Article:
New York: Farrar, Straus & Giroux, 1968.
Summary from Publisher:
Running throughout The Pump House Gang is the central theme of most of Tom Wolfe’s writing: Status. Much of the book deals with a surprising phenomenon in contemporary life: a determined retreat from conventional social hierarchies that Tom Wolfe calls “starting your own league.” Surfers, motorcyclists, lumpen-dandies and . . . yes . . . stay-at-homes (see “The King of the Status Drop-Outs”)-everybody’s doing it. Except for die-hards in the crumbling old social worlds of New York and London, where the confusion is so great (see “Bob and Spike” and “The Mid-Atlantic Man”) that nobody can tell whether this is really the path to the top they’ve taken or just the service elevator.
Dazzlingly brilliant as a stylist, daringly provocative as a commentator, and always entertaining, Tom Wolfe is in his new book quite thoroughly . . . himself. He is at his best with the Pump House Gang, a remarkable surfing elite–who reappear briefly in a book published simultaneously with this one, The Electric Kool-Aid Acid Test, about the adventures of Ken Kesey and the Merry Pranksters, the rise of the psychedelic life style in America, and the founding of a bizarre new religion. In the midst of it all, many members of the redoubtable Pump House Gang become indoor sports-happily freaking out in pads rather than wiping out in the surf, but with the same unique Pump House Gang flair.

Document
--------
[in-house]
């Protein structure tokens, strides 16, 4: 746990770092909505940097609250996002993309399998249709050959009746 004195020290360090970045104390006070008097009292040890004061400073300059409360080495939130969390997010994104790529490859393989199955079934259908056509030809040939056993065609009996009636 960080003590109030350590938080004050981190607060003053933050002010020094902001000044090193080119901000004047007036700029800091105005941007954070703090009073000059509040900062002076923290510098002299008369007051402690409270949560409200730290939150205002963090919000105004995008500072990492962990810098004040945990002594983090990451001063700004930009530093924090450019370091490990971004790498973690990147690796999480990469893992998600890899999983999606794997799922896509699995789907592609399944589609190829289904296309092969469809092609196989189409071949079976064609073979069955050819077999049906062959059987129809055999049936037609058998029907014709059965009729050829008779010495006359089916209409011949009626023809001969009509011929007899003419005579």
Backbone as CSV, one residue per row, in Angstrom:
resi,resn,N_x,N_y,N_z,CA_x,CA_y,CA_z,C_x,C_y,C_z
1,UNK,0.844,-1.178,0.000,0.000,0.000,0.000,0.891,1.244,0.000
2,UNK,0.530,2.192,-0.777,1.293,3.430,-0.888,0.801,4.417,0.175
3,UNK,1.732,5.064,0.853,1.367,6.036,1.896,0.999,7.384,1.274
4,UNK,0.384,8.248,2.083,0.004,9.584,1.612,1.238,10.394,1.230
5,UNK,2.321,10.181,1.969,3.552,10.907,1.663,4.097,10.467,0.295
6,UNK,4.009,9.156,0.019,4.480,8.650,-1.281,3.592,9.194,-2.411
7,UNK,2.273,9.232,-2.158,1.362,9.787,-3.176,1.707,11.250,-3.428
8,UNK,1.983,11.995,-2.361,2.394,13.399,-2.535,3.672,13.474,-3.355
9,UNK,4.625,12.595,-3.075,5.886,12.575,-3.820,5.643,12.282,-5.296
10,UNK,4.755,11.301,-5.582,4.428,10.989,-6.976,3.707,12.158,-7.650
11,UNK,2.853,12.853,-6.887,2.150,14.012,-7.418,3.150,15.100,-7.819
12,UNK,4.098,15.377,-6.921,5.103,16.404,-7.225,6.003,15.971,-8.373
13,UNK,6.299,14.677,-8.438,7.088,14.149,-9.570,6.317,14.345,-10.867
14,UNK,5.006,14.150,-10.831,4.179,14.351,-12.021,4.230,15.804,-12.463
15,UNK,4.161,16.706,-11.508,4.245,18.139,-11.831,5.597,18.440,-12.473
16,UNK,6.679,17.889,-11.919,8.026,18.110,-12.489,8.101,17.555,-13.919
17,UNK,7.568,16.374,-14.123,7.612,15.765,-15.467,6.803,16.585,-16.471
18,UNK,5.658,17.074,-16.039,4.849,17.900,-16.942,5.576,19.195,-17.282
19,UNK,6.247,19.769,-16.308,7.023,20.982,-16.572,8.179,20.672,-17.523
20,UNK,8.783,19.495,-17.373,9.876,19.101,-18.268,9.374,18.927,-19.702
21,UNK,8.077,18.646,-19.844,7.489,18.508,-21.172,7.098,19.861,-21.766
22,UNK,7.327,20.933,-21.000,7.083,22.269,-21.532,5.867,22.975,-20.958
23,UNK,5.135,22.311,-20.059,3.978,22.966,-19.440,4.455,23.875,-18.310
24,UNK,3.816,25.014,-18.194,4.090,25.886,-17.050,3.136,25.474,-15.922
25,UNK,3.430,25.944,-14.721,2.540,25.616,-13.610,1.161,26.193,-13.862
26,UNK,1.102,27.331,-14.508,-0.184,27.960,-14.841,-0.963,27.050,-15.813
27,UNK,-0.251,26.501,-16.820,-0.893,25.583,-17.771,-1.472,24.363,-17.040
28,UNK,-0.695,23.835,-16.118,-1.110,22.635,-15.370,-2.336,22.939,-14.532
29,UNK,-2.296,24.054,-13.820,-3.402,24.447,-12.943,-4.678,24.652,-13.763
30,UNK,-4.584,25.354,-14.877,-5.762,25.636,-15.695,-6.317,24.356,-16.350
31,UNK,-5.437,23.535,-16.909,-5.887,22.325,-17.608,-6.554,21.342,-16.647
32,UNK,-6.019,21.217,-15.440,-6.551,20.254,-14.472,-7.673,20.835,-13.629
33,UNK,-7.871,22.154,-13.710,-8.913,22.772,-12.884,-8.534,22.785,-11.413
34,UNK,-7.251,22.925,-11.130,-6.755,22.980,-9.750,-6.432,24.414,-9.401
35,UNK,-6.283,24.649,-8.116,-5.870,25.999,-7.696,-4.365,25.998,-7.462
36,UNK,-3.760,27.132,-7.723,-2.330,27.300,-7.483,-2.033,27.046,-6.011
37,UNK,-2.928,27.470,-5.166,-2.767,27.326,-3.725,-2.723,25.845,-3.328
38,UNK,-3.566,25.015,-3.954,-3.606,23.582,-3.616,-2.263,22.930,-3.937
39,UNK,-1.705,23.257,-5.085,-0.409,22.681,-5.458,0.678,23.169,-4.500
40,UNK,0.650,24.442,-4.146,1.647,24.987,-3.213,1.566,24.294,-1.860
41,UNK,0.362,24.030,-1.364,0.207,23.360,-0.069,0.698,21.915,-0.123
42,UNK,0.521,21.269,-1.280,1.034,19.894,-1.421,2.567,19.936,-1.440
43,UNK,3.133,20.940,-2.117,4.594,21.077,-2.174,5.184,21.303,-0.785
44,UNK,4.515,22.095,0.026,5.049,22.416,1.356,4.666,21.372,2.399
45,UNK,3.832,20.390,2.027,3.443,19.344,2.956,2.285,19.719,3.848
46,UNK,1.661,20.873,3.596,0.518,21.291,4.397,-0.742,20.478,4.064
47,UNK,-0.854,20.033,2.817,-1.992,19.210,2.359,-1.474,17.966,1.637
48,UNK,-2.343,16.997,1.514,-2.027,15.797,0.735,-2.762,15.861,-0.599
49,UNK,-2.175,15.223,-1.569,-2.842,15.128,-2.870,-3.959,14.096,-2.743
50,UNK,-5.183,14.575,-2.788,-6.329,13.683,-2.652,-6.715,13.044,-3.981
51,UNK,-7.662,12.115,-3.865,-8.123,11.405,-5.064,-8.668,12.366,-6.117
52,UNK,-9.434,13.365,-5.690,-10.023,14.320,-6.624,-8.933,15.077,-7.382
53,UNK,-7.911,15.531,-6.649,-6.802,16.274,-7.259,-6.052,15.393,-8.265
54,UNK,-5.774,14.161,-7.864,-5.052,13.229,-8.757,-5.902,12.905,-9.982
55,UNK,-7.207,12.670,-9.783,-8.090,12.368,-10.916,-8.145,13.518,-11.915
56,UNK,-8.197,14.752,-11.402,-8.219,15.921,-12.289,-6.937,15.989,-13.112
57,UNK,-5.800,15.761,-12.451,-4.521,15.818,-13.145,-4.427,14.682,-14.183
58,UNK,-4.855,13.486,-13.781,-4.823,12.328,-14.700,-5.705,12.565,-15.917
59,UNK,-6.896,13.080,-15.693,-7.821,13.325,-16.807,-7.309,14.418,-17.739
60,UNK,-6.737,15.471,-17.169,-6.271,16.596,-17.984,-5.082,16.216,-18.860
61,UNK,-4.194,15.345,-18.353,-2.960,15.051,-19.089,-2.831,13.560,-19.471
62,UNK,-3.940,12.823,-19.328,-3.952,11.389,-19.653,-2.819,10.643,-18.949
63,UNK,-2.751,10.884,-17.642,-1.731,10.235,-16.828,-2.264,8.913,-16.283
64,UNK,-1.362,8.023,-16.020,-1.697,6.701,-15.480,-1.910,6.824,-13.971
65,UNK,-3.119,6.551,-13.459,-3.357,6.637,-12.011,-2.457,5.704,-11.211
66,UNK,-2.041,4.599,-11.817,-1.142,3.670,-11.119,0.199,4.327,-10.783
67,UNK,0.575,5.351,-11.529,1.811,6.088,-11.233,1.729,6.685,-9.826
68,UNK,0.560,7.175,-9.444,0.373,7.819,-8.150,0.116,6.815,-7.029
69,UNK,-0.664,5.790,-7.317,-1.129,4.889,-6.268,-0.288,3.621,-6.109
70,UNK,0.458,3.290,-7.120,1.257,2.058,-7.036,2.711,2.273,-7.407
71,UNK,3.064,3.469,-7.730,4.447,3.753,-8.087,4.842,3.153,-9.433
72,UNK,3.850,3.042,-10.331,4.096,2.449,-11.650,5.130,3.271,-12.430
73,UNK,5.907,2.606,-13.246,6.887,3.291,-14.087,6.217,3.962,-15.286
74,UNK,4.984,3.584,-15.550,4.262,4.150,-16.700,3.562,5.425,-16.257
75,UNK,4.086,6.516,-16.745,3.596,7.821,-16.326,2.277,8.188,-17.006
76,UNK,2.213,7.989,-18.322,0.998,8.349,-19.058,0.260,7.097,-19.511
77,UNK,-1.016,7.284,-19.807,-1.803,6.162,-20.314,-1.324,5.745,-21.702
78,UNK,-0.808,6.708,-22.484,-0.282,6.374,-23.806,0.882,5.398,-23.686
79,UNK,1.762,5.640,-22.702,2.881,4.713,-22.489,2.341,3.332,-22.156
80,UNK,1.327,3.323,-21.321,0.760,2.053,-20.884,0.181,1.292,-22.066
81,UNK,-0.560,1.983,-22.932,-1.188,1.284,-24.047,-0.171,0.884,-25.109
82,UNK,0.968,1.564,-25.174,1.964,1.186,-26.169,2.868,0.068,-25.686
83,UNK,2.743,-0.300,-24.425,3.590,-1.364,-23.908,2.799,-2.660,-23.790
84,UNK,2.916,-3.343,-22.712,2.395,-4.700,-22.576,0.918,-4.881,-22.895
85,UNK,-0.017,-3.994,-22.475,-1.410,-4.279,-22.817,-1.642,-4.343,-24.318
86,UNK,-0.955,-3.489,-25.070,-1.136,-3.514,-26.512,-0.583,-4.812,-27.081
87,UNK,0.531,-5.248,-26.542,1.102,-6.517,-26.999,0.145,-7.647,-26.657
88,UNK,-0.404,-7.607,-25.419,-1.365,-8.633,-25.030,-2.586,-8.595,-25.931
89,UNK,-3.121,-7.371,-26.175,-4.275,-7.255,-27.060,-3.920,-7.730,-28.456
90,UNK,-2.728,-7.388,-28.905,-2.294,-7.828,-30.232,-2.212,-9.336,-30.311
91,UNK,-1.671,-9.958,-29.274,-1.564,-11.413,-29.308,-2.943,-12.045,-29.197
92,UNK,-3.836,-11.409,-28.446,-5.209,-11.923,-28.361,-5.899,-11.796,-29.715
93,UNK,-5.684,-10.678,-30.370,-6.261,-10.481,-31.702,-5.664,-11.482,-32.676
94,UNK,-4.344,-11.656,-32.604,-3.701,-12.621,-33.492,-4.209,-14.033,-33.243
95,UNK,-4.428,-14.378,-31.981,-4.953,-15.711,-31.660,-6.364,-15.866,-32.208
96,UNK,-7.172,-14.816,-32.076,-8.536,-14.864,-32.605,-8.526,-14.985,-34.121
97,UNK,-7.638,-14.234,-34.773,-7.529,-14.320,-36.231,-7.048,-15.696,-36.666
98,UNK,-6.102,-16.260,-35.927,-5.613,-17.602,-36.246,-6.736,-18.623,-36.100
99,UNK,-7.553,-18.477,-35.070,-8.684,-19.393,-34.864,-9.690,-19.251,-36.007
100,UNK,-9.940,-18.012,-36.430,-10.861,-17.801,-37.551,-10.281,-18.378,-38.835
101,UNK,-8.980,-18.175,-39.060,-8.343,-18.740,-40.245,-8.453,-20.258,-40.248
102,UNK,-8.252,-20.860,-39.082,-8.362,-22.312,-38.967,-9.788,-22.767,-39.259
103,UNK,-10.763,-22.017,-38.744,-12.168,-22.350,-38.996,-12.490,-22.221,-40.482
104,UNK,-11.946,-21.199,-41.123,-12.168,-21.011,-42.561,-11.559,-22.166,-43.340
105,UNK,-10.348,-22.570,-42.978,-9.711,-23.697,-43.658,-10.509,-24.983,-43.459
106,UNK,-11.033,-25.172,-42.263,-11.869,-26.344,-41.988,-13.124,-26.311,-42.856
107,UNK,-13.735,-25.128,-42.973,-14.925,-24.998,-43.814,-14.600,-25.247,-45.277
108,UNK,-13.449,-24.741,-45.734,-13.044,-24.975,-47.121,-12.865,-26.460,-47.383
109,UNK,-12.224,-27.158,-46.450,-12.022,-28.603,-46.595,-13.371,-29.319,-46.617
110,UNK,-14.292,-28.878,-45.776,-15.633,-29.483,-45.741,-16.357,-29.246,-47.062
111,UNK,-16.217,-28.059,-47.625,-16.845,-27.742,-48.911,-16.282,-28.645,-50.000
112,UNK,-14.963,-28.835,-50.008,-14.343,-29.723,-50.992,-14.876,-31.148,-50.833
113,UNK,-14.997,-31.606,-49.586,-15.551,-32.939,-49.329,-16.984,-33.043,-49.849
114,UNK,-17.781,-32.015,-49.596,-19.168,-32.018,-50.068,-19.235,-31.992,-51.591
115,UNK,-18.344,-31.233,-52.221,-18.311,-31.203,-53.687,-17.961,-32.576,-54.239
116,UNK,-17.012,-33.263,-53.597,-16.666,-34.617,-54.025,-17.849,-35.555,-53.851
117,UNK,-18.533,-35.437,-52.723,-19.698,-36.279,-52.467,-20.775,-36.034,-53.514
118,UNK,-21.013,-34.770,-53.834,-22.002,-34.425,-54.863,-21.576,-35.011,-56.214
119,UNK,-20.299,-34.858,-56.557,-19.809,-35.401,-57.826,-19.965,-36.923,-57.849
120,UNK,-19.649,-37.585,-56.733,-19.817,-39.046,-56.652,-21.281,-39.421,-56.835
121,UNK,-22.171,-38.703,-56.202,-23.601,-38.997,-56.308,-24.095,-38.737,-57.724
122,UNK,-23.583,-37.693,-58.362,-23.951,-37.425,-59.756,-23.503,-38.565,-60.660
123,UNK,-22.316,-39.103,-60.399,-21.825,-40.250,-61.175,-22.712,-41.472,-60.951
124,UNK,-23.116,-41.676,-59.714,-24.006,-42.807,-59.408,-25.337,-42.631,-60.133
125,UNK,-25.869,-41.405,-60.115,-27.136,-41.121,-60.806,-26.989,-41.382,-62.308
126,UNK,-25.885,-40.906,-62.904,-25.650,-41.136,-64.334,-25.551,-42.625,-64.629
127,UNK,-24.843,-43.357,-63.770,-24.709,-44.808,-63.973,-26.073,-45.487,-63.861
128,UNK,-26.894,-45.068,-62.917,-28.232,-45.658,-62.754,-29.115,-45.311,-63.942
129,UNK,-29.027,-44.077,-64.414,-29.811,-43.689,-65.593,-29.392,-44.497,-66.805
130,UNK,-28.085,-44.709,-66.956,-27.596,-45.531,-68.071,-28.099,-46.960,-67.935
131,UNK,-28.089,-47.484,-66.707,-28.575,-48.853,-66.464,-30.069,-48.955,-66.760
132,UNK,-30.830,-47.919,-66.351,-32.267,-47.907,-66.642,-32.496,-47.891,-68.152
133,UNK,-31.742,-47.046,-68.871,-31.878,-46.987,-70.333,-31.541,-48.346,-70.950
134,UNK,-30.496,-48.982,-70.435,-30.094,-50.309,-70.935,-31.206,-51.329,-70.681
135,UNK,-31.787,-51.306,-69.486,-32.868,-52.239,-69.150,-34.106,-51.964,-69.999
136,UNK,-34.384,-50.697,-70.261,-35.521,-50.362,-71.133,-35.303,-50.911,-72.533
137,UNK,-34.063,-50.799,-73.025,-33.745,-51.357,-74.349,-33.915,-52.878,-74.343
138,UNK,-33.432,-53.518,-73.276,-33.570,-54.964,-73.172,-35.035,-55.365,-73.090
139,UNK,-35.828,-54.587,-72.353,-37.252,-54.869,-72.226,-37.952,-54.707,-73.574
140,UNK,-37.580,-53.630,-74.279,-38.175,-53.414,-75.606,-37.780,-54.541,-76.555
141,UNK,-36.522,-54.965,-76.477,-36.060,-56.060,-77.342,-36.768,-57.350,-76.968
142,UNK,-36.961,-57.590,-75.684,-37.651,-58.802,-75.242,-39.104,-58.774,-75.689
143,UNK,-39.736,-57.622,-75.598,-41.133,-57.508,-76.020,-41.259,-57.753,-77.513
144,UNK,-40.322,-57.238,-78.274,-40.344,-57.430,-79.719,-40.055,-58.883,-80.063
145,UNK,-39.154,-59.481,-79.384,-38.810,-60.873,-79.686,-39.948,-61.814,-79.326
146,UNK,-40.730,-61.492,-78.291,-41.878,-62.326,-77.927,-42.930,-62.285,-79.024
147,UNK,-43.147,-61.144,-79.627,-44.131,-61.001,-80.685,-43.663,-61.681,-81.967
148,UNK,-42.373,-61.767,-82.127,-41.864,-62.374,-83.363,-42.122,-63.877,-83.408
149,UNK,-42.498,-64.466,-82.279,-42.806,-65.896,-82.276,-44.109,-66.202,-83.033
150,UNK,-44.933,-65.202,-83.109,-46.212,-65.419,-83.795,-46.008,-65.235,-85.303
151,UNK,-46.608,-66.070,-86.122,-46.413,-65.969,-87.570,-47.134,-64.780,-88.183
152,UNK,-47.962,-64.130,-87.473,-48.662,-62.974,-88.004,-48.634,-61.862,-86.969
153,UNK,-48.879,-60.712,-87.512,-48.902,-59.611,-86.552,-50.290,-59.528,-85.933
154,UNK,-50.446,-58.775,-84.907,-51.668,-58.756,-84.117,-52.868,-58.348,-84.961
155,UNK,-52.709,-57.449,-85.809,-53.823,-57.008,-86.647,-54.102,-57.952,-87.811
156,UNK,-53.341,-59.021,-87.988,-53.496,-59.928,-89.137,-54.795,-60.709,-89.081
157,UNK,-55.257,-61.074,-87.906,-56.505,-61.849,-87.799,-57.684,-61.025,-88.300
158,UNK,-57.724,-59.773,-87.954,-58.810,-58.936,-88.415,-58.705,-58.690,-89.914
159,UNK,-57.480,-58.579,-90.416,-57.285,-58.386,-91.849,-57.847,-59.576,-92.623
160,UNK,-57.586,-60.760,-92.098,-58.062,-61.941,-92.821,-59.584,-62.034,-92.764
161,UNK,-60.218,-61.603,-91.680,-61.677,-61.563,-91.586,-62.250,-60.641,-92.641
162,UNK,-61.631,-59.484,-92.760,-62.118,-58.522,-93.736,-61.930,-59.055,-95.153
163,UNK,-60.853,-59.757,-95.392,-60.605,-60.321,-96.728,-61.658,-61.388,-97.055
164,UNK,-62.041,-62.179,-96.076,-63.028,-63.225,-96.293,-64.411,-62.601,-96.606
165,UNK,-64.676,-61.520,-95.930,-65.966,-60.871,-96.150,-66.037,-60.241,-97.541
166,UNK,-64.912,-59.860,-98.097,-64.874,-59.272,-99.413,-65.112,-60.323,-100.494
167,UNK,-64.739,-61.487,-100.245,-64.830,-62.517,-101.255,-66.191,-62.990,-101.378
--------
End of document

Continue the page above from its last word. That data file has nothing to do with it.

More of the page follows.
Table of Contents:
1. The pump house gang
2. The mid-Atlantic man
3. King of the status dropouts
4. The put-together girl
5. The noonday underground
6. The mild ones
7. The hair boys
8. What if he is right?
9. Bob and Spike
10. Tom Wolfe’s new book of etiquette
11. The life & hard times of a teenage London society girl
12. The private game
13. The automated hotel
14. The shockkkkkk of recognition
15. O rotten Gotham – sliding down into the behavioral sink